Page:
“Let’s go,” she said to Fyn.
His eyes widened as if taken aback by her fervor. But the longer they waited, the more people died in the siege at Promise.
She moved to the center of the room and sat in the protective circle emblazoned on the floor, the same place she had tested so many spells. She gestured for Fyn to stand across from her and for Tilana to stand back.
Then she opened her injured hand.
In it, she held a single pottery shard, one piece of the jug that held Mithrinde’s power. Their plan was simple: bring what remained of the vast power that was gathered in those jugs to Promise, so Micah and the others could do again what they had done so many decades ago — seal away the gods, and free humanity. Fyn had provided the key — he had apparently pressed this shard into Cassia’s hand so she could draw on more of Mithrinde’s power and live long enough to make it back to Promise.
Now, the shard’s magic was nearly spent. But though these jugs had been specially imbued with elemental power, they were still objects, shaped and imbued with meaning by humans. In the long years those jugs had sat in the cave, they had not been collecting only one type of power.
They had each collected two.
And it was that other power Cassia drew upon now, an Endurance innate in the shard that represented its connection to the grandiose cavern it had lain undisturbed in for so long. She.whispered the chant under her breath, the timing and rhythm helping her focus on the task at hand.
Teleportation was tricky because just drawing the magic out of the object did not work. Teleportation was of Change, Endurance’s opposite, and so there was a twist in there, reversing the magic’s nature. Cassia had never known how to articulate that difference before, but there it was, and now that she knew how even this magic came from gods—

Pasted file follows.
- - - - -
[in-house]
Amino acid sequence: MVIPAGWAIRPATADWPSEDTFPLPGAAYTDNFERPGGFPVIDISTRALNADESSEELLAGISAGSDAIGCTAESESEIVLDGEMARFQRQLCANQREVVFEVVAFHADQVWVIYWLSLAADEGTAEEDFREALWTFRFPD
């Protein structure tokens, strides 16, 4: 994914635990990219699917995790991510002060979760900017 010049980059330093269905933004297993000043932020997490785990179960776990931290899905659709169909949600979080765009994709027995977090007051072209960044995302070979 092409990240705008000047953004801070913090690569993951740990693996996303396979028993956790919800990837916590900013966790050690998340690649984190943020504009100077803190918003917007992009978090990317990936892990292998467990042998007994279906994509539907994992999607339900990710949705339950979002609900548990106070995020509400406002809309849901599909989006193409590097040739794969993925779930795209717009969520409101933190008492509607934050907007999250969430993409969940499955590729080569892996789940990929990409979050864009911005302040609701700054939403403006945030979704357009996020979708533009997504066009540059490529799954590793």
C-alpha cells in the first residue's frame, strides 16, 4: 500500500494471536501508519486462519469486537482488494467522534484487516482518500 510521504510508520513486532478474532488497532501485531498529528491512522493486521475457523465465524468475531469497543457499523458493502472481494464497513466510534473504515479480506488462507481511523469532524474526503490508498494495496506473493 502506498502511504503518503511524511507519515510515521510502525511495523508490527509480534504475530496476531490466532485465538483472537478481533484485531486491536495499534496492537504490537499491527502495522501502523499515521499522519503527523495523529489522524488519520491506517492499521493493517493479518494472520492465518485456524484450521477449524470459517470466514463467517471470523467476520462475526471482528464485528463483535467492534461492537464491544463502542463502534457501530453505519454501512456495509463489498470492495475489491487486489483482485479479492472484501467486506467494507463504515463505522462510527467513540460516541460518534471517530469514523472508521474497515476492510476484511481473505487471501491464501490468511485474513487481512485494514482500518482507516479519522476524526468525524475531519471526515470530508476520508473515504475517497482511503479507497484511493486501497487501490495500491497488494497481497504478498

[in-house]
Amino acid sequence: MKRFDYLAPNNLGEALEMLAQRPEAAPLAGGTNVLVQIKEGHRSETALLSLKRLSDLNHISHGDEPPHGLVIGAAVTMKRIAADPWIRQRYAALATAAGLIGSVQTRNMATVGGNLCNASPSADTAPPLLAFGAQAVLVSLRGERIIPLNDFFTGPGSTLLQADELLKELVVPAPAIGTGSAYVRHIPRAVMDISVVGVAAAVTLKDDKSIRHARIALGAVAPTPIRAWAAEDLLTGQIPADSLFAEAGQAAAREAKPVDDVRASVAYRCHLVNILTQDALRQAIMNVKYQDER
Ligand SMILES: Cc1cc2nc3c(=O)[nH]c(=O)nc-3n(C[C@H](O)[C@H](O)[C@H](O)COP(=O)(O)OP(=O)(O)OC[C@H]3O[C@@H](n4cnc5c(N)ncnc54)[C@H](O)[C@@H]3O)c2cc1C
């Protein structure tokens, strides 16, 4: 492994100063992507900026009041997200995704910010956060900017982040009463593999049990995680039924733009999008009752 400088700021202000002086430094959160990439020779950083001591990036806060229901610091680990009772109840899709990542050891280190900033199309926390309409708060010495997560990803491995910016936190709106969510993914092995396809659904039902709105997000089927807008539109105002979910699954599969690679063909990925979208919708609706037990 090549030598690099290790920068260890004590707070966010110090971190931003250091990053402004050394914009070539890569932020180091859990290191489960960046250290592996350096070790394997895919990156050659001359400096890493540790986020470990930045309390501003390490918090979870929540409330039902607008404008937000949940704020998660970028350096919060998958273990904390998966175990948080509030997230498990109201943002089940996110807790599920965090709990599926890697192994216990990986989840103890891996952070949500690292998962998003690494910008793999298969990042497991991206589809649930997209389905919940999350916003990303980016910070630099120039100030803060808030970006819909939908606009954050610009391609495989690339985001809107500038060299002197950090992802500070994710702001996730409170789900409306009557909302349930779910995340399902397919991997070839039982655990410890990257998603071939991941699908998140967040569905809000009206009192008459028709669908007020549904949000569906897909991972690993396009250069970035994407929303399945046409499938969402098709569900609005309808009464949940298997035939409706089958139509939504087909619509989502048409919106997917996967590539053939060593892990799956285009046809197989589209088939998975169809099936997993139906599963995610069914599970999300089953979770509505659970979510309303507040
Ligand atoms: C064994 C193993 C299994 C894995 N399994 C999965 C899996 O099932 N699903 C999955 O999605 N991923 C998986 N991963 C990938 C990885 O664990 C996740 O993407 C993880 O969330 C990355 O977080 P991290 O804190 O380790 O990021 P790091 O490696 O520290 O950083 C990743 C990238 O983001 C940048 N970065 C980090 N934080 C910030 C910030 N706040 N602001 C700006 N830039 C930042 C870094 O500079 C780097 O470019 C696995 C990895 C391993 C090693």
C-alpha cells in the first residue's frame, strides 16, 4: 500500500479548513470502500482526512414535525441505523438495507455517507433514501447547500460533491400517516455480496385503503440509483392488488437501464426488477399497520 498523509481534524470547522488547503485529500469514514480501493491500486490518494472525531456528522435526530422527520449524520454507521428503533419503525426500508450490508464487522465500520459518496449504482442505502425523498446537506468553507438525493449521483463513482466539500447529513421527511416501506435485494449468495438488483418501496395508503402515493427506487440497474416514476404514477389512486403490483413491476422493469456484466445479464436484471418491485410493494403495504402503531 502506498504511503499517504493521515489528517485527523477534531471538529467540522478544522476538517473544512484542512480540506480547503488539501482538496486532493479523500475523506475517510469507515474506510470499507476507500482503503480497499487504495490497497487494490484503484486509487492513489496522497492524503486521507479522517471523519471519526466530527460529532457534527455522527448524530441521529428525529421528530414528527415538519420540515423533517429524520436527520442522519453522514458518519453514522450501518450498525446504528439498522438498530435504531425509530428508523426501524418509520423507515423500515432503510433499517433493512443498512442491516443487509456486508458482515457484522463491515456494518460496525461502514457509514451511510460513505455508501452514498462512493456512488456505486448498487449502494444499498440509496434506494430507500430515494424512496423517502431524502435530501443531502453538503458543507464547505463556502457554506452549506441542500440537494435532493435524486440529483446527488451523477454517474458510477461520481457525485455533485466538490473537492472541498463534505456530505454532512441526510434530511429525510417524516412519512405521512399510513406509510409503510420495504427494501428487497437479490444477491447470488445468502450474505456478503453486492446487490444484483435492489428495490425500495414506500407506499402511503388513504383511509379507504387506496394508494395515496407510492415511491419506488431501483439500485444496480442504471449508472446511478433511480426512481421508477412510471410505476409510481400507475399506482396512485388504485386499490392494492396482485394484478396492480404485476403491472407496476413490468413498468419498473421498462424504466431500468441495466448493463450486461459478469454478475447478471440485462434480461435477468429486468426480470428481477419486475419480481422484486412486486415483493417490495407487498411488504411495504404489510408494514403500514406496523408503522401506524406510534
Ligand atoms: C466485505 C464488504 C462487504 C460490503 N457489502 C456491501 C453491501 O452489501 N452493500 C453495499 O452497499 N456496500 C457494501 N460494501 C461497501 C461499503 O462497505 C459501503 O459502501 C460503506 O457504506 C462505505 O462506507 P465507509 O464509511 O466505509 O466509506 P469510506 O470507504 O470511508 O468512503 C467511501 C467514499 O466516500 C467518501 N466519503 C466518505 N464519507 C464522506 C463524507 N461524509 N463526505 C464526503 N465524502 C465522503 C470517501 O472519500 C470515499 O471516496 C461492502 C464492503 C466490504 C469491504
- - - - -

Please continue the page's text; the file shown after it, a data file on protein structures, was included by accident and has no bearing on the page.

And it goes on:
It clicked. Cassia locked eyes with Tilana, but did not have time to even mouth a word to her sister before the magic flared and whisked her and Fyn into darkness.
They spilled a moment later from darkness into a different kind of darkness, not the choking crush of teleportation but a cool, open air with a hint of dampness. Cassia’s feet slammed into hard stone ground and she heard Fyn thud beside her.
She lifted a hand and called forth her magic. A strong beam of light issued forth from her palm and formed itself into a sphere floating just above her hand. It was marbled gray and white like the moon overhead.
Fyn lifted his hand to touch it, but his hand passed right through. “It’s beautiful,” he said.
Cassia shrugged. She hadn’t meant to make it look like the moon It had just sort of happened. She looked around at the familiar chamber and her heart sank.